Hill Of Doors
Partytime opens “You were quite the vision last night / I remember, before my vision went”; likewise Broken starts “He’s back in the ghost house / where he, himself, is the ghost”. It’s as if this gimlet-eye cannot help but swivel inwards, or, to mix bodily metaphors, the psychological tongue constantly seeks out the sore tooth.
The combination of imagistic exactitude coupled to a profoundly sensitive, always complex mindfulness of the mind’s own workings – its evasions, shifting memories, unwanted epiphanies – is seen at its highest in two poems about illness and surgery, The Halving, subtitled “Royal Brompton Hospital, 1986”, and A & E.
The first poem uses internal rhymes and alliteration to embody the operation’s closing and opening: “seated with sutures”, “the heart re-started. The blood allowed back”, “left with a split / chest that ground and grated on itself” (the pause between split and chest is perfect) leading to the staggering final realisation: “I have been away, I said to the ceiling, / and now I am not myself.”
A & E deals with the aftermath in gothic detail: as the nurse waves him away, “I parted the tweed to show her / what I had going on underneath. / Unfashionable, but striking nonetheless: / my chest undone like some rare waistcoat, / with that lace-up front – a black échelle – / its red, wet look leatherette, / those fancy, flapping lapels”.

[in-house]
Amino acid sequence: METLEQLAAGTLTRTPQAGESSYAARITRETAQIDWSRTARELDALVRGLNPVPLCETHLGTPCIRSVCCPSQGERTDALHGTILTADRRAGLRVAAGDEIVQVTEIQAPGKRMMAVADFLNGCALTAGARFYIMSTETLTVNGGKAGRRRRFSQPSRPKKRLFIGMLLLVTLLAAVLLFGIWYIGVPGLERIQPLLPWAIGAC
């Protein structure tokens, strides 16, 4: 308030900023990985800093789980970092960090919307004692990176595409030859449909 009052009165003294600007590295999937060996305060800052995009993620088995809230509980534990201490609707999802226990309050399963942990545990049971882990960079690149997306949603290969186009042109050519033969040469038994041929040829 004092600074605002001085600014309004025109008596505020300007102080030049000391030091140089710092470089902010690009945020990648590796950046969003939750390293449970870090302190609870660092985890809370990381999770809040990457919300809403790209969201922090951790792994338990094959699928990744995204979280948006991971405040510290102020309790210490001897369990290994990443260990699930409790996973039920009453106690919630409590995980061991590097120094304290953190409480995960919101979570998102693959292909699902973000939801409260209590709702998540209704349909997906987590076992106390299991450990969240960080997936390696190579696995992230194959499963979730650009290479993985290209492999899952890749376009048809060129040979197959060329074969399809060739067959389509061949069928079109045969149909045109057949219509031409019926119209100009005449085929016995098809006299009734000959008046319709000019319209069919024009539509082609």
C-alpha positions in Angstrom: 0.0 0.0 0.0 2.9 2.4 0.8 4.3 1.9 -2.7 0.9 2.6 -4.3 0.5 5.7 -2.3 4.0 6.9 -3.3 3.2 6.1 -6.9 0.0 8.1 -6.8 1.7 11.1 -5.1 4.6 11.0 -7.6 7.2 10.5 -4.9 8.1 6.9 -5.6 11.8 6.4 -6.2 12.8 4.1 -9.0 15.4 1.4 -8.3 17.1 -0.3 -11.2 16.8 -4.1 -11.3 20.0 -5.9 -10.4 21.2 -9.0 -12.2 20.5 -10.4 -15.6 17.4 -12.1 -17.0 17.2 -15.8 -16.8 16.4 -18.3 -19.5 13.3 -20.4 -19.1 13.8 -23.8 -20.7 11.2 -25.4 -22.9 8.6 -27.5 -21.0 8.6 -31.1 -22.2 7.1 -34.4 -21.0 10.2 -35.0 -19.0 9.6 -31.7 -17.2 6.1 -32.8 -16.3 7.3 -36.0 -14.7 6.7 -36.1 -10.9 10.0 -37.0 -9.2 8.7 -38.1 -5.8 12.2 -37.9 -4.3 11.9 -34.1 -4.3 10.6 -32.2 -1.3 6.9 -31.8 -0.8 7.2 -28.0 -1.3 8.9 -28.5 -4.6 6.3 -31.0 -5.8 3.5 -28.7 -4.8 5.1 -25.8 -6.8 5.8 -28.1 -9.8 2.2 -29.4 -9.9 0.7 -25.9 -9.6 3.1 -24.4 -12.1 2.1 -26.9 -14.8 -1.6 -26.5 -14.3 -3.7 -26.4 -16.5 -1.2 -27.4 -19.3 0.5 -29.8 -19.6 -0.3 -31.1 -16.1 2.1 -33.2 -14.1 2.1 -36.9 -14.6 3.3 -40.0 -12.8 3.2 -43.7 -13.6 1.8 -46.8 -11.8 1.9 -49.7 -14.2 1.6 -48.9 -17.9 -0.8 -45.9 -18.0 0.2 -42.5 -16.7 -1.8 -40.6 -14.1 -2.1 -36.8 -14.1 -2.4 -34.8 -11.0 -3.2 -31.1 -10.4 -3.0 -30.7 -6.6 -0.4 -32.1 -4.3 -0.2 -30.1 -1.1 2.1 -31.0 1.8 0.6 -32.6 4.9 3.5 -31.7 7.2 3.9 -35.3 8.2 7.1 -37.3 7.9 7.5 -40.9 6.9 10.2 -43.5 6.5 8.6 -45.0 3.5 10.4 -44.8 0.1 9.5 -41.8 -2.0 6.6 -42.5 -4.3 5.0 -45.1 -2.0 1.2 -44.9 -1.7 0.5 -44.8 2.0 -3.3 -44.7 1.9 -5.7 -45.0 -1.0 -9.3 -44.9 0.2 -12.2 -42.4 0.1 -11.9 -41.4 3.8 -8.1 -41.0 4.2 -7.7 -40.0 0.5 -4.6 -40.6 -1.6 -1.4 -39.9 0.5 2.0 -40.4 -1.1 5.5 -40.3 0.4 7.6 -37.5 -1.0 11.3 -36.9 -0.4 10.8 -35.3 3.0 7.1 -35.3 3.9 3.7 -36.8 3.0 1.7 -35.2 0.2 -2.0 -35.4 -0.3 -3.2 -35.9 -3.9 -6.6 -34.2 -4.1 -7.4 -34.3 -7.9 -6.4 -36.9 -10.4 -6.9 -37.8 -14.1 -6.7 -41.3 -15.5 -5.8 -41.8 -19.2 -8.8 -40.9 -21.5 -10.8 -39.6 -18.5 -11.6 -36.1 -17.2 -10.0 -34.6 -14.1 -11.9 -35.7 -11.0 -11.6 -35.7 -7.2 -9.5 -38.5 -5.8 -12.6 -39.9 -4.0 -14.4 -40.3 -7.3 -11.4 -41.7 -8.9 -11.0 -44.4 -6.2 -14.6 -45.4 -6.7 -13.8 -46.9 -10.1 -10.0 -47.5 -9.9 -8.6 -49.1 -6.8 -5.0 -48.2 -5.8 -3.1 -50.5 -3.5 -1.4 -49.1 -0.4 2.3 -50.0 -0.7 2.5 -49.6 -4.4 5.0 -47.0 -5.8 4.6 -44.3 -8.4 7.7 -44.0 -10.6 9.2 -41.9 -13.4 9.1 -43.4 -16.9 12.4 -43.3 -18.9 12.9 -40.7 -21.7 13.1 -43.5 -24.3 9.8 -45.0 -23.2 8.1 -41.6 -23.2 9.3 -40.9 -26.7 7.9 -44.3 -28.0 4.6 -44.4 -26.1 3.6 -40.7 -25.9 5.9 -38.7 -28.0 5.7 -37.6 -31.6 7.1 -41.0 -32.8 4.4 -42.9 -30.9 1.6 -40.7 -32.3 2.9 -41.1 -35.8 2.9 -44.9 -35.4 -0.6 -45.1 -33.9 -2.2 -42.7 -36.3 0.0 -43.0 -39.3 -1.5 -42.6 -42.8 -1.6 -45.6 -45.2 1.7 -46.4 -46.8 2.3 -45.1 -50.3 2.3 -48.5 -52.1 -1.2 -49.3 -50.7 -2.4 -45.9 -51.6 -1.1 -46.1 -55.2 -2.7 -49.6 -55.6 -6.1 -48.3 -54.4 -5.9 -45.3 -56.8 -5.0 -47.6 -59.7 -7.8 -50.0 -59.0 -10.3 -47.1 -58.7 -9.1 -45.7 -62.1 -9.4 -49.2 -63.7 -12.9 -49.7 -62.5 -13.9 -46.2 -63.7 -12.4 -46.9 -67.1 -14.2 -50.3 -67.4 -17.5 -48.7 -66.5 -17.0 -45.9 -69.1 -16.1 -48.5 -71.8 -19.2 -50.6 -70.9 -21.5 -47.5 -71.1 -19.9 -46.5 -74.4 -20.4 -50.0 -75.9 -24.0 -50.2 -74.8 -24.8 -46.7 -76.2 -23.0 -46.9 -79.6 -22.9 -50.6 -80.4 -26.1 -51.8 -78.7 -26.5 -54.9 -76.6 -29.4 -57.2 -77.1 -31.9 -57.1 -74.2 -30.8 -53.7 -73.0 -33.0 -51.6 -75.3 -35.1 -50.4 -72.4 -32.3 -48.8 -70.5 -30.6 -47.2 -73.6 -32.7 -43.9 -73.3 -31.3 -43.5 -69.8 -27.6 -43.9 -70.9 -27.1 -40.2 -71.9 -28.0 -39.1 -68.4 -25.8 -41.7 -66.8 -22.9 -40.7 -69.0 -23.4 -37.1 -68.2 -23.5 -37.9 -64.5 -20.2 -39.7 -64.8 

The collection is structured around four versions from Ovid, describing the dwellings of the personifications of Famine, Envy, Sleep and Rumour, and four from Nonnus. I can’t think of many contemporary poets who would willingly take on Nonnus, the 4th century AD author of the longest poem in classical Greek, but these excerpts from his poem on the life of Dionysus, the God of Wine, are superb. They encapsulate many of Robertson’s concerns: myth, violence, grief and the intersection of the natural and the cultural.
Linguistically, the poems graft exceptionally particular Anglo-Saxon words (“the jink / of a coursing hare”, “quickly nocked it to the bowstring”) to the classical setting; they also – and the whole book does this – use a very subtle form of repetition.
The Hellenistic world might seem very distant from the Scottish North-east of many of the other poems, but the final Nonnus adaptation seems to unite the exoticism with a very Calvinist mentality: The God Who Disappears ends “He spends his life dying. The god who comes, / the god who disappears. Dismembered, / he is resurrected. He is beside us; beside himself. / Ghost of abandon, and abandoning, / he shatters us to make us whole”.
I doubt Robertson – or anyone sane – will translate the entire 20,000 odd lines of the Dionysiaca, but it would be intriguing to see what he made of Nonnus’s conversion poem, a poetic rendering of the Gospel of John called the Metabole.
The collection as a whole moves from a series of alienations (1964 ends with the poet looking for the stork “that she might take me back”) to a tentative acceptance – The Key reads, “The door / of the walled garden, the place / I’d never been / was opened / with a simple turn / of the key / I’d carried with me / all these years”.
Despite there being no answers “in true life” as his daughter says in Keys To The Doors to the big questions of “cruelty and fear / to age and grief and death”, there might a way of living with that.